With the Foundation for the Augmentation of African-Americans in Film’s (FAAAF) Black Reel Award nomination announcement earlier this week, the clock is ticking to find out which of this year’s film will join the ilustrious gallery of past Outstanding Picture winners. Before we crown this year’s winner, we take a look back at the “Sweet 16” that have won our organization’s top film honor.
While the Black Reel Awards were officially launched in 2000, the seed for awards were planted several years earlier. In 1993, the precursor for the Black Reels, The Oscar Micheaux Awards were conducted by Tim Gordon in the film newsletter, The Renaissance Review. Comprised of six categories, the big winner that year was Malcolm X, which took home five awards, including Best Picture, Best Actor for Denzel Washington, Best Supporting Actor for Delroy Lindo, Best Supporting Actress for Angela Bassett, and Best Director for Spike Lee.
It would take seven years, but Gordon fulfilled a dream to create an awards vehicle to celebrate and honor Black film achievement. Over the past 15 years, the Black Reel Awards have nominated over a thousand films and performances and awarded close to 200 awards of the best, annually.
Below is a list of the “Sweet 16” Outstanding Film Winners
The Hurricane (2000)
Denzel Washington won the first of his record SIX Black Reel Awards for this story of former middleweight boxer, Ruben “Hurricane” Carter, who was convicted for a triple homicide in a bar in Paterson, New Jersey. The film also depicts his life in prison and how he was freed by the love and compassion of a teenager from Brooklyn named Lesra Martin and his Canadian foster family.
Love and Basketball (2001)
Director Gina Prince-Bythewood’s story of two next-door neighbors who bond and fall in love over their love of hoops captured top film honors and the chemistry between its two stars, Omar Epps and Sanaa Lathan, along with an amazing soundtrack, scored big points taking home six Black Reel Awards, including Outstanding Actress for Lathan and Outstanding Director for Prince-Bythewood.
Training Day (2002)
The gritty story of a seasoned LAPD narcotics detective and his rookie protege’s journey over a 24-hour period in South Central Los Angeles, powered this film to top honors and returned Denzel Washington to the winner’s circle. His dynamic performance was one of four awards that the film won, including Outstanding Actor for Washington, Outstanding Director for Antoine Fuqua.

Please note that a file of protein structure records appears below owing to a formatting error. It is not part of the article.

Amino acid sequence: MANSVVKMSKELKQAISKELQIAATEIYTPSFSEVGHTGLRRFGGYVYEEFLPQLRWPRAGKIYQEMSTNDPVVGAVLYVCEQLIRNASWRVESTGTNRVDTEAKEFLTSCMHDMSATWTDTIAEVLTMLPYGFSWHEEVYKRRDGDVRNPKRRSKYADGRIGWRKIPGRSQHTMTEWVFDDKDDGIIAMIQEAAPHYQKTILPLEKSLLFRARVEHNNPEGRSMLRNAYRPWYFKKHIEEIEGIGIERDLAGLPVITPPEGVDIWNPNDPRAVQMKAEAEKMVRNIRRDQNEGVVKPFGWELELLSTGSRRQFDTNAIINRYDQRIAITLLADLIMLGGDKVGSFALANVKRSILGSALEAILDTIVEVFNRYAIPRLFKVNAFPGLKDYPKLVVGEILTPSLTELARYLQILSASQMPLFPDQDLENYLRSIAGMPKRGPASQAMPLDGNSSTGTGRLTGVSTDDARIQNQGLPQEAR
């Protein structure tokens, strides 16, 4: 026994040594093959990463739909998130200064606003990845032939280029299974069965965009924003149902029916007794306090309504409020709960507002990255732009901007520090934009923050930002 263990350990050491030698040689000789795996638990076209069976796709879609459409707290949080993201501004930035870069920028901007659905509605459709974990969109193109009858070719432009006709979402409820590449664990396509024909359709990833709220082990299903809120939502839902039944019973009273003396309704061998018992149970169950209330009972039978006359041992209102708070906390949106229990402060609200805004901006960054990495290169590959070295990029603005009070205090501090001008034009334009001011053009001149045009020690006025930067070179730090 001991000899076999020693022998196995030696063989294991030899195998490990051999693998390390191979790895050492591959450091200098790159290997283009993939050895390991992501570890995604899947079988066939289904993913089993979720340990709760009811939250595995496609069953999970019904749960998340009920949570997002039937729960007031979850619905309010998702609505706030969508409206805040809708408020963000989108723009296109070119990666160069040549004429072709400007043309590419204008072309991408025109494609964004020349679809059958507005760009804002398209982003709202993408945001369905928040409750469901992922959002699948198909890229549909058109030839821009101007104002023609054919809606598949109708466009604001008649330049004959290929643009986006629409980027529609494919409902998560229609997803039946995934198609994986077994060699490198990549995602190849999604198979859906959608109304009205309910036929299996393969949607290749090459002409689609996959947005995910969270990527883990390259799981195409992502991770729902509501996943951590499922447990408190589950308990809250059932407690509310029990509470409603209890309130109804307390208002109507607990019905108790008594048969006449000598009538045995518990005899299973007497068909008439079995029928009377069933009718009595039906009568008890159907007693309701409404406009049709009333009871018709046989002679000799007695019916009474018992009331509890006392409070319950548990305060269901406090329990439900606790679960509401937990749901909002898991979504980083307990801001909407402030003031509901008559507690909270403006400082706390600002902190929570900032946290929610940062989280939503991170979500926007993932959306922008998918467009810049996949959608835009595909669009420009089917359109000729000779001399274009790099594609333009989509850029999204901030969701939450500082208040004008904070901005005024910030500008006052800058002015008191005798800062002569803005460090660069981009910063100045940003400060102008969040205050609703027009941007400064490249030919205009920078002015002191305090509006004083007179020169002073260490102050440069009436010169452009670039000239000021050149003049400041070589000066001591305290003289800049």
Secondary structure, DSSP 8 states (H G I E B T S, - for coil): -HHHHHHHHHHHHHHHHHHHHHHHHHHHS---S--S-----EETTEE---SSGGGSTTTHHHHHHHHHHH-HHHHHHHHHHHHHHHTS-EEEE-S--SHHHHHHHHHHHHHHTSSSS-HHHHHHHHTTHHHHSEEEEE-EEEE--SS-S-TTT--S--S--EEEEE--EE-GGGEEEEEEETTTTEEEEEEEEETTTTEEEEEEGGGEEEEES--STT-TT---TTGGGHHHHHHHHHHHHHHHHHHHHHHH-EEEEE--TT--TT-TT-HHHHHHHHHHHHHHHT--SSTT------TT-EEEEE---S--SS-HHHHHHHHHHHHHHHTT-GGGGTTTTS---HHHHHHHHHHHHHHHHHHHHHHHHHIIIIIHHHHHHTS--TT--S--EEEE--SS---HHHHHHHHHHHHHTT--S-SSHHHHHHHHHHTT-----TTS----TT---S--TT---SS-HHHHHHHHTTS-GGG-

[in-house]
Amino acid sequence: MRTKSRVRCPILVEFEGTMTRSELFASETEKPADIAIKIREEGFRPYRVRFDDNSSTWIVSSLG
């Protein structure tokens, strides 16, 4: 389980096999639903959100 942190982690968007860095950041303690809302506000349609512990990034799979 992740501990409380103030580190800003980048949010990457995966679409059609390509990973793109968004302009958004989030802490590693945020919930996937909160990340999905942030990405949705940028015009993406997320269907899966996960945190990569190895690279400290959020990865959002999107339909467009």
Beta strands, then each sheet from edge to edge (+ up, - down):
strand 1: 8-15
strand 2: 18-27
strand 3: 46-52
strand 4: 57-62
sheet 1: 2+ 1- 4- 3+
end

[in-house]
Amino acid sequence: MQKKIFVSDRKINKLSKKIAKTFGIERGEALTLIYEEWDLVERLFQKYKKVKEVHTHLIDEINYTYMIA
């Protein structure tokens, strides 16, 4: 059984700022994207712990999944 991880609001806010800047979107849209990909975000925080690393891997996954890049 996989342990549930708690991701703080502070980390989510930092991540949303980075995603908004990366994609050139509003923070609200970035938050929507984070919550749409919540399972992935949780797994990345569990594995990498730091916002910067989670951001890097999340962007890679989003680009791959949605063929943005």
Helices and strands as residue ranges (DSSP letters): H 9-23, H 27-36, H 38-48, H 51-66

Antwone Fisher (2003)
After winning three consectutive Outstanding Actor trophies, Denzel Washington made his directorial debut with the story of a troubled Navy seaman (newcomer Derek Luke), who with the help of a psychiatrist (played by Washington) overcomes his rocky background. The film won five Black Reel Awards, including Outstanding Film, Outstanding Director for Washington, Outstanding Screenplay for the actual Antwone Fisher and two awards for Luke (Outstanding Breakthrough and Outstanding Actor).
Out of Time (2004)
Another year, another performance in an award-winning from Denzel Washington in director Carl Franklin’s story of a Florida police chief must solve a vicious double homicide before he himself falls under suspicion. The love triangle co-starring Sanaa Lathan and Eva Mendes, won two Black Reel Awards, including Outstanding Film and Outstanding Actress for Lathan.
The biopic of celebrated rhythm and blues musician Ray Charles’ journey of 30 years in the life gave Jamie Foxx the role of a lifetime. The film won five awards including Outstanding Film, two wins for Sharon Warren (Outstanding Supporting Actress and Outstanding Breakthrough) as well as Outstanding Actor for Foxx. He also became the second actor to sweep five other major awards, including The Academy Awards, Golden Globes, BAFTA and the Screen Actors Guild Awards.
Lightning in a Bottle (2005)
The first and only Musical/Comedy Black Reel Award was given to this documentary on the blues, shot at Radio City Music Hall in New York City, from director Antoine Fuqua. Featuring an all-star group of musicians, including B.B. King, Robert Cray, India Arie, Aerosmith, Chuck D and others.
The ensemble film about racial and social tensions in Los Angeles, California, won three Black Reel Awards, including Outstanding Picture, Outstanding Actor Supporting Actor (Terrence Howard) and Outstanding Ensemble. Inspired by a real-life incident, in which his Porsche was carjacked outside a video store on Wilshire Boulevard in 1991, the film was described as a “passion piece” for director Paul Haggis.